Mother Nature’s Air Filters

5 super houseplants

Mother Nature's Air Filters

With summer winding down, what better way to retain that summery feel indoors than with some fresh houseplants? Not only do houseplants brighten rooms and make homes more welcoming, but they also improve our health by removing dangerous toxins from the air.

All plants take in carbon dioxide and release oxygen through photosynthesis. However, research led by Bill Wolverton, PhD, a former senior research scientist at NASA, shows that some plants are particularly effective at removing formaldehyde, benzene, and trichloroethylene from the air. These toxins have carcinogenic properties that can cause ailments such as headaches, burning eyes, or itchy throats.

Improving indoor air quality

Plants can be extremely effective at removing toxins. A study at the University of Norway found that after adding plants to office environments, the participating companies had 37 percent fewer complaints of coughing and 30 percent fewer complaints of fatigue.

Here are some of nature’s most effective air cleaners for your home.

Lady palm

One of Wolverton’s favourites, lady palm is a slow grower that prefers bright light but not direct sunlight. It has thick leaves that radiate out from a centre stem and is great at removing toxins from the air. It is also easy to take care of and releases high levels of moisture into the air.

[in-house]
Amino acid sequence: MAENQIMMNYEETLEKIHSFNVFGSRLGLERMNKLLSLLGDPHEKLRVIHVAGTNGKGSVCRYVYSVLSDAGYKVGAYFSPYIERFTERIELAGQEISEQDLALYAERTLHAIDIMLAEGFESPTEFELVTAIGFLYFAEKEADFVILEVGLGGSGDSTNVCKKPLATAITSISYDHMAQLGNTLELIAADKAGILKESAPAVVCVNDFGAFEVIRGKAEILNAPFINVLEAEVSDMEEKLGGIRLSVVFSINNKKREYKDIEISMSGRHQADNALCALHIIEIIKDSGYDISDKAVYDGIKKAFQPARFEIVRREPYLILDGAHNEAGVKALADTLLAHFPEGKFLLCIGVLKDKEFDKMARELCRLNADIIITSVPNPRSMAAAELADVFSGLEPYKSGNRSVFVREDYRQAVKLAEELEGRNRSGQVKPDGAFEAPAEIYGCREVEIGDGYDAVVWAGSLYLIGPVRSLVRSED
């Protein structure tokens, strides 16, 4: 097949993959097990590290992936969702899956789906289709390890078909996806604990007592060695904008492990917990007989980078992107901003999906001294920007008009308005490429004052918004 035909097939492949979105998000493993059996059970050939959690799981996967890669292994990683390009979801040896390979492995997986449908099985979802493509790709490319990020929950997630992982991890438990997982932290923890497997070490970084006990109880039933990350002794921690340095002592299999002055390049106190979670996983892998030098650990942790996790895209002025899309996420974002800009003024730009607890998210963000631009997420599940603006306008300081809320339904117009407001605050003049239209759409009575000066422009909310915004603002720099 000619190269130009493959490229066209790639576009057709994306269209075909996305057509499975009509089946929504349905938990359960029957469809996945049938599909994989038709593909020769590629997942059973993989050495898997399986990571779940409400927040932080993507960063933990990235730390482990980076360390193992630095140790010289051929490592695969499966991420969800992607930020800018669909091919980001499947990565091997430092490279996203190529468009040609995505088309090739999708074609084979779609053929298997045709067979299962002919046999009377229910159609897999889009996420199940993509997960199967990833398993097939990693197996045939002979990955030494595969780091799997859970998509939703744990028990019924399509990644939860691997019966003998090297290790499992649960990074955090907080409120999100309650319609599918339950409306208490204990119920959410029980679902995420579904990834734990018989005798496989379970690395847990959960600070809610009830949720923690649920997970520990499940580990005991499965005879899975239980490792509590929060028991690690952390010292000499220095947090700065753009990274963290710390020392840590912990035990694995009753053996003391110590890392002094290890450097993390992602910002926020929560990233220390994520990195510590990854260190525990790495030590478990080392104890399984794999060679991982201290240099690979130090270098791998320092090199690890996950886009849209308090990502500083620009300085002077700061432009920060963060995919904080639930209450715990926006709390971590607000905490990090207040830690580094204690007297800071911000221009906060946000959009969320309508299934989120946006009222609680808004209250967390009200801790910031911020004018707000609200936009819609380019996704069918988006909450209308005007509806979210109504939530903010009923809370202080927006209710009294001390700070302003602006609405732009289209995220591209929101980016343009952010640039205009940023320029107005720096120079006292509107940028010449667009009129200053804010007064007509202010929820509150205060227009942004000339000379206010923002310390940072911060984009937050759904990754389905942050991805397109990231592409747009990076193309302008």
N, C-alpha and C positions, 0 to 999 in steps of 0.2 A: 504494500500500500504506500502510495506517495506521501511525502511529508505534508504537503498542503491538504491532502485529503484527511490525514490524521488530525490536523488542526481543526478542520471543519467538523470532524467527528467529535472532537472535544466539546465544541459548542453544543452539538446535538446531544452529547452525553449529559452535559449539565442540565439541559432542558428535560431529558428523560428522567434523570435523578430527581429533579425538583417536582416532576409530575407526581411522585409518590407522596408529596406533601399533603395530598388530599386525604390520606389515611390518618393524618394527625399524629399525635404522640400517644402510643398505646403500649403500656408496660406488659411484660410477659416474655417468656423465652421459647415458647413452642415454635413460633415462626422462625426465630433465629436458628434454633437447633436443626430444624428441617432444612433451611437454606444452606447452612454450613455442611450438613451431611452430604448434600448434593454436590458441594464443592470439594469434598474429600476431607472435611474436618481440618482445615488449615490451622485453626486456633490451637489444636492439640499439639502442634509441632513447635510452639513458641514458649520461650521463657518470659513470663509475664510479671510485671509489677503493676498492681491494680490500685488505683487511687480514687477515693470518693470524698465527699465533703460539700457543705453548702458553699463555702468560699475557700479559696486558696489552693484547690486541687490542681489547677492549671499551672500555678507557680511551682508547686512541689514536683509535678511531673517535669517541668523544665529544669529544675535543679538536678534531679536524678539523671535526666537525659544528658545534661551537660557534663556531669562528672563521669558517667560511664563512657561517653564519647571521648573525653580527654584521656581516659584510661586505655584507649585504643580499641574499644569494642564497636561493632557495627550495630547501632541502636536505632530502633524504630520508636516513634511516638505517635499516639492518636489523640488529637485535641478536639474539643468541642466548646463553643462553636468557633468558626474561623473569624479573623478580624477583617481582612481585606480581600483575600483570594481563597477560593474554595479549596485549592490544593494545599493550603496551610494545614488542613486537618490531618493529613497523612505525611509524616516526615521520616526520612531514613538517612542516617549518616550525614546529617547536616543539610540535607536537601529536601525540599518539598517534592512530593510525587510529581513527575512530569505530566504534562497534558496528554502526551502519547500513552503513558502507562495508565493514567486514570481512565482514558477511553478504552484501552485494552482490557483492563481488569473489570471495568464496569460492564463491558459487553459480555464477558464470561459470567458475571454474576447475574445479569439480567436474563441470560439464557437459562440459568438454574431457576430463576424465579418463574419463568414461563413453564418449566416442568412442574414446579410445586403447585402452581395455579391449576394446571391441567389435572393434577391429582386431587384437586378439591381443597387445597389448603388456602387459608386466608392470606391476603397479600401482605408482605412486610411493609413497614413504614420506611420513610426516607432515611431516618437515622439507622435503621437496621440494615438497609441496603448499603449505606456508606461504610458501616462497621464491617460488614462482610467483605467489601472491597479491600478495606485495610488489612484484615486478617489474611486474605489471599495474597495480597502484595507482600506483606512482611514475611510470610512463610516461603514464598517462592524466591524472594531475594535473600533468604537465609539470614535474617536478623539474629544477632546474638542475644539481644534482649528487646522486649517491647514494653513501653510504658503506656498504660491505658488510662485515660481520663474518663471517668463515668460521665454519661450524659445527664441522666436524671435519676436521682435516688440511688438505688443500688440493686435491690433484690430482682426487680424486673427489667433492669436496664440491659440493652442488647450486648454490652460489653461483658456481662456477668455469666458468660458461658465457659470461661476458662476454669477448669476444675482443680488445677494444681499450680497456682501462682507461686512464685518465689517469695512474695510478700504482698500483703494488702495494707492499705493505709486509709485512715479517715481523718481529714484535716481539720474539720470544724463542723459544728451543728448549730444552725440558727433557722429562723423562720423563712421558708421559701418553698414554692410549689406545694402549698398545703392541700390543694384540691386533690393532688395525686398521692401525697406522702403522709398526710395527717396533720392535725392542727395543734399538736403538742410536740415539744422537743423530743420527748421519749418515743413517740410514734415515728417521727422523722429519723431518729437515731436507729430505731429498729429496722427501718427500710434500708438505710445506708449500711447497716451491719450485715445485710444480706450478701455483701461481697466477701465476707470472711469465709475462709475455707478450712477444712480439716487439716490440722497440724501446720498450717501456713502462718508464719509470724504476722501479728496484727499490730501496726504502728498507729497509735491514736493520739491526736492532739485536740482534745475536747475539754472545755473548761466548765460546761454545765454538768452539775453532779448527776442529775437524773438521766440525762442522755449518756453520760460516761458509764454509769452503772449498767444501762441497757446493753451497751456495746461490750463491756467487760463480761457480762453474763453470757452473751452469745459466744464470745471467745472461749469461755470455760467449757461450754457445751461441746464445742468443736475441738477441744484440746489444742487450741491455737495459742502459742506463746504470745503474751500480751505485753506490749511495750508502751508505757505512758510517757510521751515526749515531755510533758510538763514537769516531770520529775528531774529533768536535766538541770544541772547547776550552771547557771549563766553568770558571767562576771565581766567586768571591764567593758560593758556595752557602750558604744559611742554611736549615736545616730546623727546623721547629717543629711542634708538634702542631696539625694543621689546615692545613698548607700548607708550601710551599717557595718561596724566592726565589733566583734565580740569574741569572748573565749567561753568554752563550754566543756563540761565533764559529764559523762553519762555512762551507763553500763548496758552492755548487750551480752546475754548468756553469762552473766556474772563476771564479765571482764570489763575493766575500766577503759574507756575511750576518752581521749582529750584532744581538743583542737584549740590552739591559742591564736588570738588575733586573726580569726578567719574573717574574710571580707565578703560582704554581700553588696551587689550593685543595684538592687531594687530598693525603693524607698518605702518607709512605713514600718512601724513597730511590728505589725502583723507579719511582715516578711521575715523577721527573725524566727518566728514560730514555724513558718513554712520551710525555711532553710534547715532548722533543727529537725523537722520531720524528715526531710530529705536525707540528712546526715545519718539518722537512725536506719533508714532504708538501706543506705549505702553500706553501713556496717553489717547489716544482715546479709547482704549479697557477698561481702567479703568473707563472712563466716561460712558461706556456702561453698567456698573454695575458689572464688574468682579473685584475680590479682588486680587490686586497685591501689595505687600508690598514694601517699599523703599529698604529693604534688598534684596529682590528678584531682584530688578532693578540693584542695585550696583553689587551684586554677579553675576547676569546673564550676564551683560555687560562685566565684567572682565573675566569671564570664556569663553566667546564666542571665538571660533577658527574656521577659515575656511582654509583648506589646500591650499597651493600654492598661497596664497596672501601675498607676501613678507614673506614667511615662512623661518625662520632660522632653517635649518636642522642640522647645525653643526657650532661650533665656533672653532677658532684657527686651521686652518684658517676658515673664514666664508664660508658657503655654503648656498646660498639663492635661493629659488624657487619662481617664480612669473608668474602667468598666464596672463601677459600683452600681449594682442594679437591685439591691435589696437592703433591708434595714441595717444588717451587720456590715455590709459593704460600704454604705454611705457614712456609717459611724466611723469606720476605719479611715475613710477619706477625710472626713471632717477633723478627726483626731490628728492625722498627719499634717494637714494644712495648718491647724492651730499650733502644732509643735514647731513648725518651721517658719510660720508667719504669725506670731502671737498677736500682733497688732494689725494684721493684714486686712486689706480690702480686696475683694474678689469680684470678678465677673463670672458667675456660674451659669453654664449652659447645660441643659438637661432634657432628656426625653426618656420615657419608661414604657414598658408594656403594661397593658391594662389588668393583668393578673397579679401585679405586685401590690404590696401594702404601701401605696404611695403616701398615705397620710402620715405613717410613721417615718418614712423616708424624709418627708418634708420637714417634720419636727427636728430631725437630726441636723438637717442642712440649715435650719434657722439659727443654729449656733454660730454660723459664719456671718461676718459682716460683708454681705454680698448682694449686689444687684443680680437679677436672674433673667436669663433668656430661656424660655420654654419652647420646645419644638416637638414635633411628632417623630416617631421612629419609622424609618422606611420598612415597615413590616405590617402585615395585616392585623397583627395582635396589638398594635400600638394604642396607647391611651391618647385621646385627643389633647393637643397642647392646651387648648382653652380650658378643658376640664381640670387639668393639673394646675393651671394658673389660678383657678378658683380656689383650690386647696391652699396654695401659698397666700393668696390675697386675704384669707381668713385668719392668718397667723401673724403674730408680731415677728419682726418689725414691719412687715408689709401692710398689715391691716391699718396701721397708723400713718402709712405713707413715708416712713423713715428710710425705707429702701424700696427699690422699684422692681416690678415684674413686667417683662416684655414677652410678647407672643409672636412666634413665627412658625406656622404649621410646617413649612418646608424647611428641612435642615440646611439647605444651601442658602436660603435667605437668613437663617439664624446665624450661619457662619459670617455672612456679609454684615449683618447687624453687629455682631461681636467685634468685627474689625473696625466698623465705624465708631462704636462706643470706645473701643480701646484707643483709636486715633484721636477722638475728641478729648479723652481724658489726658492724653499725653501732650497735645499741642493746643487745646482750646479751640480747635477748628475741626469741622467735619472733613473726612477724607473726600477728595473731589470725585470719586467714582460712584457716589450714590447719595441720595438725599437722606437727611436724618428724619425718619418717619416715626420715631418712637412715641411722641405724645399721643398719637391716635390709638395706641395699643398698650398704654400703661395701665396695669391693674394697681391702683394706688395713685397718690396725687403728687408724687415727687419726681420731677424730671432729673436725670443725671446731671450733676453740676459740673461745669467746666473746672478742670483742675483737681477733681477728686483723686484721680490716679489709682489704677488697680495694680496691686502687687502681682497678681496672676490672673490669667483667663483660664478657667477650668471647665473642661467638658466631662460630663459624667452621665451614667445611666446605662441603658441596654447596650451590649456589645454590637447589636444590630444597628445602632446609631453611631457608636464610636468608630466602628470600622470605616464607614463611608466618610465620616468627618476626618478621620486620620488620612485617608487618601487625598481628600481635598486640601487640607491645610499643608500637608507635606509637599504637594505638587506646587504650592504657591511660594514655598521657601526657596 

Dracaena (Janet Craig)

If you want a large plant in your home, a dracaena is a good choice. It can grow as tall as 10 feet (3 metres) and rates highly in toxin removal. It can also easily tolerate low light levels.

Rubber plant

The rubber plant is another of Wolverton’s favourite air purifiers. It’s easy to grow, insect-resistant, effective at removing the main indoor air pollutants, and adds healthy moisture to the air—an important benefit in dry winter climates.

Golden pothos

“Golden pothos is great in bathrooms or bedrooms—areas of the home that tend to get low levels of light,” says Theresa Wells of Humber Nurseries in Brampton, Ontario. This nonflowering climbing vine can tolerate periods of neglect—great for those who aren’t blessed with a green thumb. Golden pothos is particularly good at removing formaldehyde from the air.

Peace lily

One of the most popular desk plants, the peace lily has rich dark green leaves and white flowers and is easy to care for. Bob Tuckey of The Natural Gardener store in Vancouver, BC, gives this plant a thumbs-up. “The peace lily is tough as nails, tolerates very low light levels, and— best of all—removes benzene from the air.”

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